Review of Fuminori Nakamura’s The Gun, the dark side of Japan

TheGunThe Gun was the first book to be written by Japanese author Fuminori Nakamura, back in 2002, but it is the most recent of his work to be published in English. In the meantime he’s found great success with his other books including the three of his sinister Japan Noir crime books that have also been translated into English: The Thief (for which he won the Kenzaburo Oe prize), Evil and the Mask and Last Winter We Parted.

Nishikawa (he has no family name) is an able but disinterested student, unsure of what he wants to do with his life. Adopted out of an orphanage to parents he appreciates, but with whom he has little in common, he spends most of his free time alone, walking the streets around his home in a Tokyo suburb, or with his friend Keisuke roaming cafes and bars, having sex with random girls when they get lucky, thinking a lot about having sex when they don’t have it.

Then one evening when he seeks shelter from the rain under a bridge across the Arakawa River he finds the body of a man who appears to have committed suicide and steals the gun he finds lying nearby. He is instantly besotted with everything about it; it’s elegant design; the sleek iron grey metal, the carved handgrip. He loves the feel of it in his hand; the heavy weight of it against his body when he recklessly carries it in his coat pocket. Alone in his apartment he luxuriates over it, admiring it as one might a piece of art fondling and luxuriating over it with a tenderness, care and appreciation that are noticeably absent from his sexual encounters.

But admiration becomes obsession, first with actually firing the gun then with fulfilling
its ultimate purpose – to kill. The sudden arrival at his home of a police detective at his Fukidoor is an alarming warning. Quiet, with a disconcerting confidence that he knows Nishikawa has the gun, he warns him of the inevitable repercussions if he takes the next step. Momentarily spooked, Nishikawa cannot resist the gun’s lure. With an almost manic determination he decides that he will kill the woman who lives next door to him and who, he knows, has been beating her young son. And Nakamura sustains the tension right to the great ending, which I don’t want to give away. Suffice it to say that things don’t go according to plan.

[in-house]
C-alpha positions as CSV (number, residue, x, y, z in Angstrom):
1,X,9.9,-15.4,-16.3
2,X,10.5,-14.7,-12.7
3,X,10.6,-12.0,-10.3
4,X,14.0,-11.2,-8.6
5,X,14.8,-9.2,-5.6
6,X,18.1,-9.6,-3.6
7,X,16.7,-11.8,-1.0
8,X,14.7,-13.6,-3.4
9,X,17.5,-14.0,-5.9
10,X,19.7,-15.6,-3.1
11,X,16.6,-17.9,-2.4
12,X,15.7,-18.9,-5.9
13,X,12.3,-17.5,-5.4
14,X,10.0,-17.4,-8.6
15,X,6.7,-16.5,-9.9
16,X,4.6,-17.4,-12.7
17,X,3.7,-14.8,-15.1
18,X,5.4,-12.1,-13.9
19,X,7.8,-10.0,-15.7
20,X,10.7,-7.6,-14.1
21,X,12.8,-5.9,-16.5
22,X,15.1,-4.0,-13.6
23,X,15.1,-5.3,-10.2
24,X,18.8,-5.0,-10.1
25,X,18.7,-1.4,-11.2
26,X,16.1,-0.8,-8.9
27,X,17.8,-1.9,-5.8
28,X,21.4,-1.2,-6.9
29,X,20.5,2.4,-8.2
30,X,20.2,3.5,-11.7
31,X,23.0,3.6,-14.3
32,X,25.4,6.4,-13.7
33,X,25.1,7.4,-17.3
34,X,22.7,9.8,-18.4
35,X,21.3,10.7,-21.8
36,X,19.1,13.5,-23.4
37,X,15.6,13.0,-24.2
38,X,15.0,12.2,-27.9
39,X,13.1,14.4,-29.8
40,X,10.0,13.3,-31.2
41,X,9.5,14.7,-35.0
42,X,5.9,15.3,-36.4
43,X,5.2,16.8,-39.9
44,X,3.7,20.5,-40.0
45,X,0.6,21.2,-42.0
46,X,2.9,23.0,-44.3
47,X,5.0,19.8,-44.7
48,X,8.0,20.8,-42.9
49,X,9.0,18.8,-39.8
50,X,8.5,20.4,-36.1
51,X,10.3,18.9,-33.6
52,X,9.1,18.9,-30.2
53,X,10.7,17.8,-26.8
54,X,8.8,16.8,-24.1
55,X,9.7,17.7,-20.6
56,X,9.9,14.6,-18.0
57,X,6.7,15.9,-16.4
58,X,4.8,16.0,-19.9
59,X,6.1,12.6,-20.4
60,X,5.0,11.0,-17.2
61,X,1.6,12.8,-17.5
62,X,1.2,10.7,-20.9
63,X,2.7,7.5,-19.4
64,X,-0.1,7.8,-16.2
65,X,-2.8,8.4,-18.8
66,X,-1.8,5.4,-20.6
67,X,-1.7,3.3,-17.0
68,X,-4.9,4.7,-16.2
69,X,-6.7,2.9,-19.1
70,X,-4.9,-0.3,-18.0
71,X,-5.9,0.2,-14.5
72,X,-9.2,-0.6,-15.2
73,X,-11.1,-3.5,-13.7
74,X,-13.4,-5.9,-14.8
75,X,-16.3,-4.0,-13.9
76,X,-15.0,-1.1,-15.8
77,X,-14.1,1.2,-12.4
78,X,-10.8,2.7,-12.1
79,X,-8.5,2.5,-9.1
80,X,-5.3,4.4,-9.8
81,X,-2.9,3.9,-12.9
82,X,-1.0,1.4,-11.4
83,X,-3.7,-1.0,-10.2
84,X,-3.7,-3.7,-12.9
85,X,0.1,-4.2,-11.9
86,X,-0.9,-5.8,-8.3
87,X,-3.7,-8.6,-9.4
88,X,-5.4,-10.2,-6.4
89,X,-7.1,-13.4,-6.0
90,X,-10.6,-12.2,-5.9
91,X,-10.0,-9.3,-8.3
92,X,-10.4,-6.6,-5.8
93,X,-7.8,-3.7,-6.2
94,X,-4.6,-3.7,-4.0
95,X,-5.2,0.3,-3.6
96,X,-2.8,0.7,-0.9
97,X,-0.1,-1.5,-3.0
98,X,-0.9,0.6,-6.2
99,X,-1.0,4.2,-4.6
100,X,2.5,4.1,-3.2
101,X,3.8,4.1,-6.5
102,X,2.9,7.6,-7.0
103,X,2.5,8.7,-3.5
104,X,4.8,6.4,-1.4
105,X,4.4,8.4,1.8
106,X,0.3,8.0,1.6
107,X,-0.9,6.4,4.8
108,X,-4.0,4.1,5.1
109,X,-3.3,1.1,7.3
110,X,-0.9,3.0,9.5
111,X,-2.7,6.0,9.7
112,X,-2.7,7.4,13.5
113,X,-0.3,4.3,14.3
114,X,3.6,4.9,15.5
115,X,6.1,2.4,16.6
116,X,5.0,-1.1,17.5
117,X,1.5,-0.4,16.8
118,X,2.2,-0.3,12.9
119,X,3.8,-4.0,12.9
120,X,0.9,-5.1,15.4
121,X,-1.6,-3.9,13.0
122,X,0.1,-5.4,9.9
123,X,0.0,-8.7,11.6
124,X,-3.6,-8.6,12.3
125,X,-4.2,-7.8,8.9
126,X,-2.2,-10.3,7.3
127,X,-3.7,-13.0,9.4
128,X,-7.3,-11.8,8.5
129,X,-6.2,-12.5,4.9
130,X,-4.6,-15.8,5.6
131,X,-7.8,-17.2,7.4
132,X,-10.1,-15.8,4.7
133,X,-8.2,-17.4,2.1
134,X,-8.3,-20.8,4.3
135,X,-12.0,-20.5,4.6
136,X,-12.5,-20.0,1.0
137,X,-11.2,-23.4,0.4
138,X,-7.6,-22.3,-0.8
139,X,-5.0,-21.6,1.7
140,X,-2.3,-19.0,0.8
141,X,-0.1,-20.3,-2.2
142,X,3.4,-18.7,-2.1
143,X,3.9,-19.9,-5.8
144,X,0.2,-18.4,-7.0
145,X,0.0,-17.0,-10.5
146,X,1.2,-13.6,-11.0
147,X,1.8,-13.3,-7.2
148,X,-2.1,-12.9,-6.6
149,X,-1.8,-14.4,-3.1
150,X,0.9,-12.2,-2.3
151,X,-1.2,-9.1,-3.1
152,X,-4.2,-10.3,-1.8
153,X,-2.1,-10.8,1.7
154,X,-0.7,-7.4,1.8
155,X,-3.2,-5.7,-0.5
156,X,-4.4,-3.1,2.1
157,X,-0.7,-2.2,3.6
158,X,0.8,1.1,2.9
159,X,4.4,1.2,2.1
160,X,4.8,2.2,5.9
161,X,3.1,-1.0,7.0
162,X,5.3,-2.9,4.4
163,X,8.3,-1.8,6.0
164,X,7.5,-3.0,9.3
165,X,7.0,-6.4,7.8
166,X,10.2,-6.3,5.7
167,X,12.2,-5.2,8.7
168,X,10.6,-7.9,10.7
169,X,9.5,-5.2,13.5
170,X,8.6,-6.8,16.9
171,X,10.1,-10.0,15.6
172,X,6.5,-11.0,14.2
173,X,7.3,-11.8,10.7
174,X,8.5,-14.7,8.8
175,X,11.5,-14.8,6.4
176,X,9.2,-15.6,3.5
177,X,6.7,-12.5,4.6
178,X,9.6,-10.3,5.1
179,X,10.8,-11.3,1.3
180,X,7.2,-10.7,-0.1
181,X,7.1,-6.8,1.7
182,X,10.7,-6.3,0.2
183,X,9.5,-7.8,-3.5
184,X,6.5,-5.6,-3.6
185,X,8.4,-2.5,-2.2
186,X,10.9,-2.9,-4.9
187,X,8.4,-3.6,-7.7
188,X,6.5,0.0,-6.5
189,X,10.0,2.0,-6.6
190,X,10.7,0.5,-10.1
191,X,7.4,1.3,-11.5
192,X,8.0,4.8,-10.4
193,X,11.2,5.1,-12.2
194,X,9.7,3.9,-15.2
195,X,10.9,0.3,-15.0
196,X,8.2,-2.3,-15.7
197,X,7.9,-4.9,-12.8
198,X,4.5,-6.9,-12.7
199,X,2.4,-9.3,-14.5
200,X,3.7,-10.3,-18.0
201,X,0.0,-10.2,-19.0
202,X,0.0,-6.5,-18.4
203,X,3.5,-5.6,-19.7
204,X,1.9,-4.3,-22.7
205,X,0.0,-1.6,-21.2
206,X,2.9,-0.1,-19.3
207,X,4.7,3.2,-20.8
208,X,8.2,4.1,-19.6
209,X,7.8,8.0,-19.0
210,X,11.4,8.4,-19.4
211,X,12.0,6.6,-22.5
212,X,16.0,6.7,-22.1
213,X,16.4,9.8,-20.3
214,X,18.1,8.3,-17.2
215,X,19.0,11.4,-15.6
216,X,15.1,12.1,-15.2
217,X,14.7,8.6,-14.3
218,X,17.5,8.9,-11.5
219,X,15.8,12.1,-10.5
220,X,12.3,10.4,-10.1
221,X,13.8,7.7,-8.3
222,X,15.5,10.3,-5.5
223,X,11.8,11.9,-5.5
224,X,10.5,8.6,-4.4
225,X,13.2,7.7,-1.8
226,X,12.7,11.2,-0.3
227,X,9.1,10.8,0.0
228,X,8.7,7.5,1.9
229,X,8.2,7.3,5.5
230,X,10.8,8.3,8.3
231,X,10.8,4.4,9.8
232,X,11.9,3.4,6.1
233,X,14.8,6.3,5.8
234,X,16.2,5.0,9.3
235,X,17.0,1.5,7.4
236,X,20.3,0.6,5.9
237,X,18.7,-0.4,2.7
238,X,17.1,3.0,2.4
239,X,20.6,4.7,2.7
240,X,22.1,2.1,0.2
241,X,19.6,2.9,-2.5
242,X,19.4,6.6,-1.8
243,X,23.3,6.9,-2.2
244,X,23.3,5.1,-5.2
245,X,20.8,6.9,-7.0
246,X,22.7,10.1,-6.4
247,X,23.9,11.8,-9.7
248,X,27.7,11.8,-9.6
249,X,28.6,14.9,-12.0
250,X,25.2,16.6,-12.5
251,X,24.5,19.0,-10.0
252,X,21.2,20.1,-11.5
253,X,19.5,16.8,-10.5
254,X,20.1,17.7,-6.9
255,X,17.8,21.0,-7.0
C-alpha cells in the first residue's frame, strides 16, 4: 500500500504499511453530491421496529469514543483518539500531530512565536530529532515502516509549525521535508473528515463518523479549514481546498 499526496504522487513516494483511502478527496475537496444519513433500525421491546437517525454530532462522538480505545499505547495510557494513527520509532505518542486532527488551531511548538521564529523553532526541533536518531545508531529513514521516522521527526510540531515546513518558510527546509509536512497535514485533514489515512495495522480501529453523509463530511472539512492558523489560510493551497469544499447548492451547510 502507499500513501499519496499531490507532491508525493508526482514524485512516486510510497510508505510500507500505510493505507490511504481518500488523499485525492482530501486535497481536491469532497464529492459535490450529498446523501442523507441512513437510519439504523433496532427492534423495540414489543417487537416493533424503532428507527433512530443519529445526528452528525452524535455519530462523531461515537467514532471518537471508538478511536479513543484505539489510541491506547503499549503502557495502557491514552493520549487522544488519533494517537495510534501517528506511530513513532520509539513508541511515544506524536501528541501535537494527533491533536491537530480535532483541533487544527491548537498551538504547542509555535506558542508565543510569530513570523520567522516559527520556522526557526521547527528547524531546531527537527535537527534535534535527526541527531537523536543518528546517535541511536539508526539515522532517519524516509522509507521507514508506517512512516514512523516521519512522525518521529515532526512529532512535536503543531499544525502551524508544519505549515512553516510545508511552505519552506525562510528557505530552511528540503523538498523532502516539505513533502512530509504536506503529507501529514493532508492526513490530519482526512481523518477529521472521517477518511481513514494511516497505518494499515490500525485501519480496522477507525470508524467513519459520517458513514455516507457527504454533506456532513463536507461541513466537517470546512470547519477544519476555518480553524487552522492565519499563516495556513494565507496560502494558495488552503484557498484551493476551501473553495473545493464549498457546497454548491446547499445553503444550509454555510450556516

From the first paragraph Nakamura sets up the novel beautifully, then adds layer on layer to support Nishikawa’s increasingly nihilistic outlook. And there are no pat layman’s explanations of Nishikawa’s actions (which presumably were all the more shocking in the virtually gun-free Japan). There’s occasional jarring dialogue, notably when Nakamura is taking the reader inside Nishikawa’s mental decision-making, but that doesn’t take away from the overall satisfaction. Now for The Thief.

The Gun by Fuminori Nakamura is translated from Japanese by Alison Markin Powell and in published by Penguin Random House. The Gun won the Schincho Prize for debut fiction. Read an interview with Fuminori Nakamura.

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